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Say Goodbye to Disruptive Carpet Care with Quiet Carpet Cleaning

Say Goodbye to Disruptive Carpet Care with Quiet Carpet Cleaning

Whether someone is a current occupant, prospective resident, employee or a visitor of a long-term care facility, everyone appreciates being greeted with cleanliness. From clean carpet to sparkling restrooms to dirt-free surfaces, cleanliness speaks volumes about a healthcare organization’s priorities. Unfortunately, the cleaning process can be quite disruptive if facility managers do not have a proper plan in place for curbing noise levels and limiting the time it takes employees to complete their cleaning tasks. Read on to learn strategies for making clean less disruptive in these long-term care environments.

The Negative Effects of Noise Pollution

Noise pollution is defined as consistent exposure to elevated sound levels which can have a negative effect on a person’s health and wellbeing. Sound is measured using decibels (dB). According to the World Health Organization (WHO) and the U.S. Centers for Disease Control and Prevention (CDC), noise above 70 dB can be a concern, especially if it persists for long periods of time. As decibel levels increase, there is an increased risk of hearing impairment, which can be permanent.

Many health organizations pinpoint the average noise level of vacuums at 70-75 dB. While it is unlikely that cleaning staff will operate vacuums and other carpet care machines for a long time, it is important to remember that residents of long-term care facilities want environments that promote peace and quiet. Loud noises can interrupt their sleep and create an unnecessary nuisance. Being mindful of the level of noise created by a cleaning program is thus essential for maintaining resident satisfaction.

Recommendations for Quiet Carpet Cleaning

Facility managers can incorporate the following best practices for carpet care in long-term care facilities:

  1. Select machines that operate quietly.

In your quest to make cleaning less noticeable, quiet machinery is the most useful tool for achieving this goal. Consult the Carpet and Rug Institute (CRI), as their process considers the cleaning performance of vacuums but also their sound levels. Certified vacuums also tend to be more energy efficient.

Additionally, consider the noise level of your carpet cleaning machines, as these are used on a regular basis to remove stains and keep carpet looking its best. Consider systems that do not exceed 70 dB to reduce noise for residents, but also for the staff members who have to operate this equipment. Considering their wellbeing and the noise levels they are exposed to is important.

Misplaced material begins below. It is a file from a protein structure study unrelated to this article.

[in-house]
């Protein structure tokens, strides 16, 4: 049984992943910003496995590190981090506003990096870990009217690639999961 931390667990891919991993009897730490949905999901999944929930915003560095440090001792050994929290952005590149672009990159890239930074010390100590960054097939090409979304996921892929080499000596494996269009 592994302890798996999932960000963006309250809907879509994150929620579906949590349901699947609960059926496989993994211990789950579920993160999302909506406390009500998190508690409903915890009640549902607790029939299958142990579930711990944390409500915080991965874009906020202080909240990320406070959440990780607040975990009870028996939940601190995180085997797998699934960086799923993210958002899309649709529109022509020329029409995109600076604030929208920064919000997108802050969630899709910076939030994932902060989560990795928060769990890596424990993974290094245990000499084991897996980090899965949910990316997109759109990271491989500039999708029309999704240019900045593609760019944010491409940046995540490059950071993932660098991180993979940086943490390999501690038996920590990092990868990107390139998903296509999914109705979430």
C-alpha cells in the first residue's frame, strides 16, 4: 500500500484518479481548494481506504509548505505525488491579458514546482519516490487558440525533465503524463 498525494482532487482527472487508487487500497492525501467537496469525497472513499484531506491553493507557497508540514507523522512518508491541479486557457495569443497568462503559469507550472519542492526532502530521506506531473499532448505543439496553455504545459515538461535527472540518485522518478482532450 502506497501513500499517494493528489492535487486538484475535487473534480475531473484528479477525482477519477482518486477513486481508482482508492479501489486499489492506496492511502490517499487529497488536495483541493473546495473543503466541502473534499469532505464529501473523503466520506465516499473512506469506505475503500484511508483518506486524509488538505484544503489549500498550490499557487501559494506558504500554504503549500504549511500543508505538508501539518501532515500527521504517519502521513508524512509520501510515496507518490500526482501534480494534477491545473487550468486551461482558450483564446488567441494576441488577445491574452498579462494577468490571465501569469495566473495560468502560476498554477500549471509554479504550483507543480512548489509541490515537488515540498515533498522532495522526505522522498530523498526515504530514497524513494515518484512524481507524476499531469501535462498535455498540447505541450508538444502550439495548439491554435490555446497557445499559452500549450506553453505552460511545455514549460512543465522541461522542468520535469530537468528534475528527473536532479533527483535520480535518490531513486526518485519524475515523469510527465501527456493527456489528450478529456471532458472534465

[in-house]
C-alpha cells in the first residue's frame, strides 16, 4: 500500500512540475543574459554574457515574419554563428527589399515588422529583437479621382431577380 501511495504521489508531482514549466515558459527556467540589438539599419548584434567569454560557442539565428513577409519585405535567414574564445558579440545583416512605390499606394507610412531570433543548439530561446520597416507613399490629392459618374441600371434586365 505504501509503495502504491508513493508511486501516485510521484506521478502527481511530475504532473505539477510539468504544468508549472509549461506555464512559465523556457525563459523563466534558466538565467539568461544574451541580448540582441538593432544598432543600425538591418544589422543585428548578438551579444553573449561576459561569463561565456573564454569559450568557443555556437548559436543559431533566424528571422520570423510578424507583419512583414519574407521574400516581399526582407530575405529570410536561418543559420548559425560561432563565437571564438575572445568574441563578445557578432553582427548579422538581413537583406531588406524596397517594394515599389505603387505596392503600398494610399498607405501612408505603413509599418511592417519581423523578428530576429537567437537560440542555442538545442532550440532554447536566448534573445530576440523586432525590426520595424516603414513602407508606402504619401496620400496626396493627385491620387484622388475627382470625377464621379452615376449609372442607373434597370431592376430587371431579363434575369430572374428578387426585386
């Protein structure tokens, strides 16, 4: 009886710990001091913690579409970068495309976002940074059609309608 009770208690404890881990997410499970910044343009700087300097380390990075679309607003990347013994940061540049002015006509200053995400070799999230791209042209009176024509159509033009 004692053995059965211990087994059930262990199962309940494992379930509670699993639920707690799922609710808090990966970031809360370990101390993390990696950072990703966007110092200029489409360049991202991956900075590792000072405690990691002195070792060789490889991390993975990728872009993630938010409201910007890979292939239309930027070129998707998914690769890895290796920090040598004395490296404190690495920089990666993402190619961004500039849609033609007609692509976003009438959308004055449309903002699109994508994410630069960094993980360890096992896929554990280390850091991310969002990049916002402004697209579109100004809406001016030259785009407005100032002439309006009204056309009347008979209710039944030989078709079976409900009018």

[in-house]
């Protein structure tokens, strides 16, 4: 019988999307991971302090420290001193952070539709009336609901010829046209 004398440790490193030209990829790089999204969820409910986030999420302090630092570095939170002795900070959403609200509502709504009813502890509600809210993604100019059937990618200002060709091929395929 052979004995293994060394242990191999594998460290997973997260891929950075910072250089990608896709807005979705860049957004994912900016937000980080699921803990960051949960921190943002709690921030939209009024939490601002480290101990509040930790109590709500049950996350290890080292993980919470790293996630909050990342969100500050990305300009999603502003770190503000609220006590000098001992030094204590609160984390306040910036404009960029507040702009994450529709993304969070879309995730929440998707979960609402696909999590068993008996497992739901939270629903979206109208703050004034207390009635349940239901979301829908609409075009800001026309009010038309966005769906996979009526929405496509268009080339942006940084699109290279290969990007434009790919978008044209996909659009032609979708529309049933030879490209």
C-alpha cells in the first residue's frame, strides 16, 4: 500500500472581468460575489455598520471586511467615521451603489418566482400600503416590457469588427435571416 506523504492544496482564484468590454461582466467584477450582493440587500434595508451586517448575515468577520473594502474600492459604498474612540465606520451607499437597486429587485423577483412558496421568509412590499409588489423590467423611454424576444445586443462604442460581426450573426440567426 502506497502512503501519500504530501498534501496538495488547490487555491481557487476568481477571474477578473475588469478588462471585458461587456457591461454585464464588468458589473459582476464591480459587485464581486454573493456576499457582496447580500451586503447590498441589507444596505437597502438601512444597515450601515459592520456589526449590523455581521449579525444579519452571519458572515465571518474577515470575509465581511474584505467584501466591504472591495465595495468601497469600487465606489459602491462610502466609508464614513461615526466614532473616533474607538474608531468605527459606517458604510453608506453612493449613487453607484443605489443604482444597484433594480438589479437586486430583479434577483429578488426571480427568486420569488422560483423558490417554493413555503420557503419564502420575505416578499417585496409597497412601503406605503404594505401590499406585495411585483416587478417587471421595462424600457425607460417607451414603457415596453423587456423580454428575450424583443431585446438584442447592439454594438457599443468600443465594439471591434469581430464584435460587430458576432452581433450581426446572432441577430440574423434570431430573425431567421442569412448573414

1. Conduct daytime cleaning.

While it is likely that some residents will enjoy taking naps during the day, it is less disruptive to conduct cleaning during daytime hours compared to the evening hours. Consider scheduling cleaning between 10 am and 4 pm to appease late morning risers while still avoiding dinner crowds.

Thankfully, daytime carpet care is possible with equipment that reduces drying times compared to other methods. Look for low-moisture encapsulation systems that thoroughly clean carpet and allow it to dry in a half hour. This way, staff can address various areas of the facility when guests are present and reopen these areas much more quickly. Daytime cleaning also demonstrates to residents and their visitors that the facility is committed to higher standards of cleanliness.

  1. Use equipment that enhances efficiency.

Finding ways to make cleaning more productive not only benefits the bottom line, but it can also reduce the span of time during which bothersome cleaning noises may occur. Facility managers can train cleaning staff to complete tasks in a particular way and a specific order to speed up the process. Often, the types of equipment and tools that cleaning professionals have access to defines their productivity levels.

For example, one way to help employees be more efficient is to carefully select equipment like vacuums and carpet agitators. Lightweight, ergonomic machines are much easier to move and operate than heavier equipment. Given that some long-term care facilities span tens of thousands of square feet, it is important for employees to be able to cover a lot of ground in a short amount of time. Floor care equipment that has user-friendly features, like a large machine-mounted solution tank, reduces extra trips to refill the tank and enables staff to clean more easily with less strain and stress.

The Benefits of Quiet Industrial Carpet Cleaners

Long-term care facilities pride themselves on being comforting homes for their residents and welcoming environments for friends and family who visit their loved ones. These facilities need to prioritize cleanliness to send the right impression and to protect the wellbeing of building occupants and guests. While the cleaning process needs to be thorough, it should not be disruptive. Facility managers should reconsider loud, prolonged cleaning procedures in favor of quieter and more efficient programs. By making cleaning and carpet care less noisy and time-consuming, long-term care facilities can uphold their cleanliness standards without sacrificing the home-like aesthetic they have carefully built.

Looking to transition to a quieter and more effective approach to carpet care? Whittaker’s Smart Care® TWIN and TRIO machines and CRYSTAL® chemistry are used in many long-term care facilities. Reach out to our team at 800.422.7686 or sales@whittakersystem.com.

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